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WCU manages pandemic as first cluster is reported

Even outdoors, masks are a frequent sight on the Western Carolina University campus. Holly Kays photo Even outdoors, masks are a frequent sight on the Western Carolina University campus. Holly Kays photo

The third week of classes is now underway at Western Carolina University, and the Jackson County Department of Public Health has identified the first cluster on campus. 

One Sept. 1, the health department announced that 17 residents of Harrill Hall, which houses a total of 301 students, had tested positive for the virus. The students are in isolation and the investigation is ongoing as officials seek to identify close contacts of those positive cases. 

“We expected there to be cases related to our campus as more than 9,000 students returned for residential in-person instruction this fall,” said Chancellor Kelli R. Brown. “We have extensive protocols in place and will continue to execute our quarantine and isolation procedures. Public health is a shared responsibility — and it is one that we take seriously.”

In a series of interviews conducted on campus Aug. 24, students had an overall favorable response when asked how well they believe the university is handling the pandemic. 

“I think that Western’s been doing a really good job,” said Preston Pyatt, a Franklin resident and fourth-year student who is beginning his first year at Western. “They provided us with hand sanitizer and face masks. They have all the regulations, like whenever you’re inside you have to have a mask on and they recommend whenever you’re (outdoors on campus) to have a mask on, which a lot of people do keep up with. I feel like a lot of the regulations they’ve put in place really do prevent the spread.”

In addition to the mask mandate, the university has also lowered classroom density, erected outdoor tents throughout campus, adopted extensive personal protective equipment cleaning procedures and created many other protocols as well. 

Still, Pyatt said, he’d be surprised if COVID-19 doesn’t eventually shut things down. 

“I’m hoping that we get to be here for a good while, but I’m not expecting to be here the whole semester, unfortunately,” he said. 

For freshman Khadija Davis, the typical first-year challenge of finding one’s place in a campus of 10,000 people has loomed larger than the fear of COVID-19. 

“I was very nervous because when I first got here, I was kind of by myself,” said Davis, who came from Charleston, South Carolina. “My friend wasn’t able to move in until the 14th. It was new meeting new people and just having an experience of being on campus and everything. I just felt like this is going to be my new home, and I have to get used to it. So far I’m adjusted.”

Having to wear a mask everywhere still feels a little weird, she said, but after spending the last part of her senior year of high school behind a computer screen, it’s “liberating” to be on campus, even if many classes still take place online. 

This semester is junior transfer student Janeissa Romero’s first year at Western, but COVID-19 didn’t scare her away. 

“I work in health care, so I know what it’s like,” said Romero, who is a medical assistant. “I’m not too nervous about it because I know how to deal with it at this point.”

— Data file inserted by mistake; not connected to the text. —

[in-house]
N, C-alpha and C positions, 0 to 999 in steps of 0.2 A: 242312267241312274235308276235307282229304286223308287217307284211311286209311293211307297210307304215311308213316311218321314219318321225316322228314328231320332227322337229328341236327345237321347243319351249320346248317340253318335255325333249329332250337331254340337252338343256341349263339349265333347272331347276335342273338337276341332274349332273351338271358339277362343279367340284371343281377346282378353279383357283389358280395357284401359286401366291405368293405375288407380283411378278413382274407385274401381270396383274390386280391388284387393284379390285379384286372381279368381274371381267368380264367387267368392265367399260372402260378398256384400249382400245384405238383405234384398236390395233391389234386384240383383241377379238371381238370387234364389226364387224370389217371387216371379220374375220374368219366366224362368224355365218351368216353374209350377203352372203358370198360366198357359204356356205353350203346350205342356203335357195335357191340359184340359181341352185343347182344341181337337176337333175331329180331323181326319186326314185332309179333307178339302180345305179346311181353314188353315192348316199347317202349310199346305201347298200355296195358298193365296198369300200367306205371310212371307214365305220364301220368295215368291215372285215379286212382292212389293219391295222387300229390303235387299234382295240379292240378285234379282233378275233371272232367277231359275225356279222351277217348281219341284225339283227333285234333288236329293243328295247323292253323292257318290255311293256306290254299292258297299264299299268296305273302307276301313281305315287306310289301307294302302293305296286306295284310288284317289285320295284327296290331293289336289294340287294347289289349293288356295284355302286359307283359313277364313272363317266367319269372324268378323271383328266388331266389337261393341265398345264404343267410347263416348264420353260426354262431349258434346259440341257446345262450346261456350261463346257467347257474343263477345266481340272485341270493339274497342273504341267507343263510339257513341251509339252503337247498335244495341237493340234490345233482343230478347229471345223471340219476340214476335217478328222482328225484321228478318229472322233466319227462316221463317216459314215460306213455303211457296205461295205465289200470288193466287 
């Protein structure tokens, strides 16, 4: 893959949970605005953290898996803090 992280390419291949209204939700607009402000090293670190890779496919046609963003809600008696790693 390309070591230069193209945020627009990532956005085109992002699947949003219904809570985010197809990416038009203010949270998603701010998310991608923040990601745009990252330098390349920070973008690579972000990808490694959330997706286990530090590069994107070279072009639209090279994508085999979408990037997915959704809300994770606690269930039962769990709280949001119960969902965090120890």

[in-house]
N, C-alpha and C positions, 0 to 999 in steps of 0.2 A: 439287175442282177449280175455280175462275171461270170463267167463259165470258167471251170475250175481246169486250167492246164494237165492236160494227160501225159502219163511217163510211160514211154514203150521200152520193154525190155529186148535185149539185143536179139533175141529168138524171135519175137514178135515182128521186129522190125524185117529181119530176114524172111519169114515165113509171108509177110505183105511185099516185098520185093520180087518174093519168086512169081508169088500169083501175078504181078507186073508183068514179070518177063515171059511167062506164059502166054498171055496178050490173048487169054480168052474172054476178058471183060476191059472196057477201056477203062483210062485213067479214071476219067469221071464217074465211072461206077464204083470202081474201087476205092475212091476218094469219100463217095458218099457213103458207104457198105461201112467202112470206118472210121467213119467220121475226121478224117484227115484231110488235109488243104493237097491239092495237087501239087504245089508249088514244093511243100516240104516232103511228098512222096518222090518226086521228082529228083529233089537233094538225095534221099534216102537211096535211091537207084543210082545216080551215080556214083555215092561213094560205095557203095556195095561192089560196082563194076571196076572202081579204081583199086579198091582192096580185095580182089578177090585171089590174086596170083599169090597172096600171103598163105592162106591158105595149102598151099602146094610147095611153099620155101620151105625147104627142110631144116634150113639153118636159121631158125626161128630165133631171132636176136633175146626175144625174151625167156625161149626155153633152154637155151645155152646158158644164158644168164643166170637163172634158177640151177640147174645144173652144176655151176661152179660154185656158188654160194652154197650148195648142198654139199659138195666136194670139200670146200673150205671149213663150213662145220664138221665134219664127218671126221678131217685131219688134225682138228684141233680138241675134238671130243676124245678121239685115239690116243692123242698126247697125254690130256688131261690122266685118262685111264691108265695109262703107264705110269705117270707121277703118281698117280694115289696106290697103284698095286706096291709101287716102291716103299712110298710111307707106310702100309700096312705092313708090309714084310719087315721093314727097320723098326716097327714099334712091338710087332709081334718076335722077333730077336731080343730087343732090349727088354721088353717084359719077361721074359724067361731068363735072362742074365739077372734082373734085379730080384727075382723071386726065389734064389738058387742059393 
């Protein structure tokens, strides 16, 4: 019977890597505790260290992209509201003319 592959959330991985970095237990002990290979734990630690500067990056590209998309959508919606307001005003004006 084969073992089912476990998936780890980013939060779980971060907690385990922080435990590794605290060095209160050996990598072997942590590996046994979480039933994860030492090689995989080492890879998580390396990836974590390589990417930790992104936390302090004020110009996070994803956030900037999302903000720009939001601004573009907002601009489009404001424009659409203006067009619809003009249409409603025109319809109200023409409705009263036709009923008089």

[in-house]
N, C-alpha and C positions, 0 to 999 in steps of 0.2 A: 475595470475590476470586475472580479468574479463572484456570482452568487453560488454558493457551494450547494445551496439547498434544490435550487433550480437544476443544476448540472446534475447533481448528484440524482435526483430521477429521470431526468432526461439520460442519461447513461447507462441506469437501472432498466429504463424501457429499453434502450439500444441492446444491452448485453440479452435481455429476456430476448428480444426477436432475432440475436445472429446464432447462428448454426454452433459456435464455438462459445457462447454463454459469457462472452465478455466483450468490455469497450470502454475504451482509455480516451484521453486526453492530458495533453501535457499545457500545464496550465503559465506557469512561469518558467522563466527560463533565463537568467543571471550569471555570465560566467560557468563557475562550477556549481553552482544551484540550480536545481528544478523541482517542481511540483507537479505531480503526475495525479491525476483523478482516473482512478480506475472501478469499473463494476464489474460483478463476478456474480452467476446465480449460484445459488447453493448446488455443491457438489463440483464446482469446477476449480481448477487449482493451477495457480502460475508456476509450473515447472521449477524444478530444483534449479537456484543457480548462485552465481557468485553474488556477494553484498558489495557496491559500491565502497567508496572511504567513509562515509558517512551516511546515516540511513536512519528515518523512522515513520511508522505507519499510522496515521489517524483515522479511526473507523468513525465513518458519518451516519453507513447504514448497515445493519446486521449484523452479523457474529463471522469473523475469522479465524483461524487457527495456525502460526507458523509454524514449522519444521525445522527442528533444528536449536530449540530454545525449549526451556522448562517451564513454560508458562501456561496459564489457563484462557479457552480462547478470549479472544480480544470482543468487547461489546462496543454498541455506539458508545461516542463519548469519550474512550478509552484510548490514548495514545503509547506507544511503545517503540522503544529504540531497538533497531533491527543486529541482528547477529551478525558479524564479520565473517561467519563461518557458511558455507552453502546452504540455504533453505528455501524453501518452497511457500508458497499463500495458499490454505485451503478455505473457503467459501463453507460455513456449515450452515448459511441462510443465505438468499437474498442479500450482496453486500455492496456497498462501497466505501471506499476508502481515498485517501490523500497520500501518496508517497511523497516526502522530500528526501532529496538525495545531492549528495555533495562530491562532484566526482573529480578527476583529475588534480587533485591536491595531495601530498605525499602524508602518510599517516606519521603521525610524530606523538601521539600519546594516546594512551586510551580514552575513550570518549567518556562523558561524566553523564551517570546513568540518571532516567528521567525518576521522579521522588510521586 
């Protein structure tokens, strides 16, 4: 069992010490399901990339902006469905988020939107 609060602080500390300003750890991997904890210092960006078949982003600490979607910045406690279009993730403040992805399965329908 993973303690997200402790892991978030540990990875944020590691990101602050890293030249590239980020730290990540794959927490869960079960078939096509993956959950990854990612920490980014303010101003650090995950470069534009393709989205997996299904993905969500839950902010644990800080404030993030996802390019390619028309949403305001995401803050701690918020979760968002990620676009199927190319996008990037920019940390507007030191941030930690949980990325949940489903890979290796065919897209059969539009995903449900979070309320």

For senior Trace Cook, the hardest part has been foregoing some of the social aspects of campus life that make WCU such a great place to be — especially given that this is his last semester.

“The most difficult thing is resisting the urge to be overly social, because it’s just a jovial place,” he said. “You have all these young people and you want to go out and fist bump and you want to get in close groups and do stuff. That’s been a little disappointing that part of it has been reduced, but other than that, my classes are fascinating as usual, studying what I love.”

Instead, he spends his evenings out by the fountain playing guitar, or else participating in worship with the Campus Catholics — the group has a good social distancing system, he said. 

“I feel pretty safe with the parameters the university has set up,” he said. “However, I am a little disappointed in the way some of my fellow students are disregarding those parameters, and that concerns me, but the fact that I’m following those parameters and social distancing makes me feel secure. My largest concern is that everyone who is not paying attention is going to get us sent home, and I’d like to finish my final semester here on campus.”

As of Tuesday, Sept. 1, a total of 83 students, three employees and four subcontractors had tested positive for the virus since July 1. The number of positive cases was actually lower in the second week of classes than in the first, though, with 26 students, zero employees and one subcontractor testing positive Aug. 24-30, while 28 students, zero employees and three subcontractors tested positive the week of Aug. 17-23.

However, the discovery of the cluster may well cause that trend to reverse in the current week. On Tuesday, Sept. 1, 12 student cases were confirmed in a single day. 

Despite the lower number of cases, the positivity rate Aug. 24-30 was slightly higher than that of Aug. 17-23, with 13.2 percent of 220 tests coming back positive last week as opposed to 12.4 percent of 177 tests the previous week. 

As of Sept. 1, 19 of 55 on-campus beds for isolation and quarantine were in use, with 78 students in quarantine or isolation off-campus. 

Current data about COVID-19 numbers at WCU is available at www.wcu.edu/coronavirus/reporting.aspx

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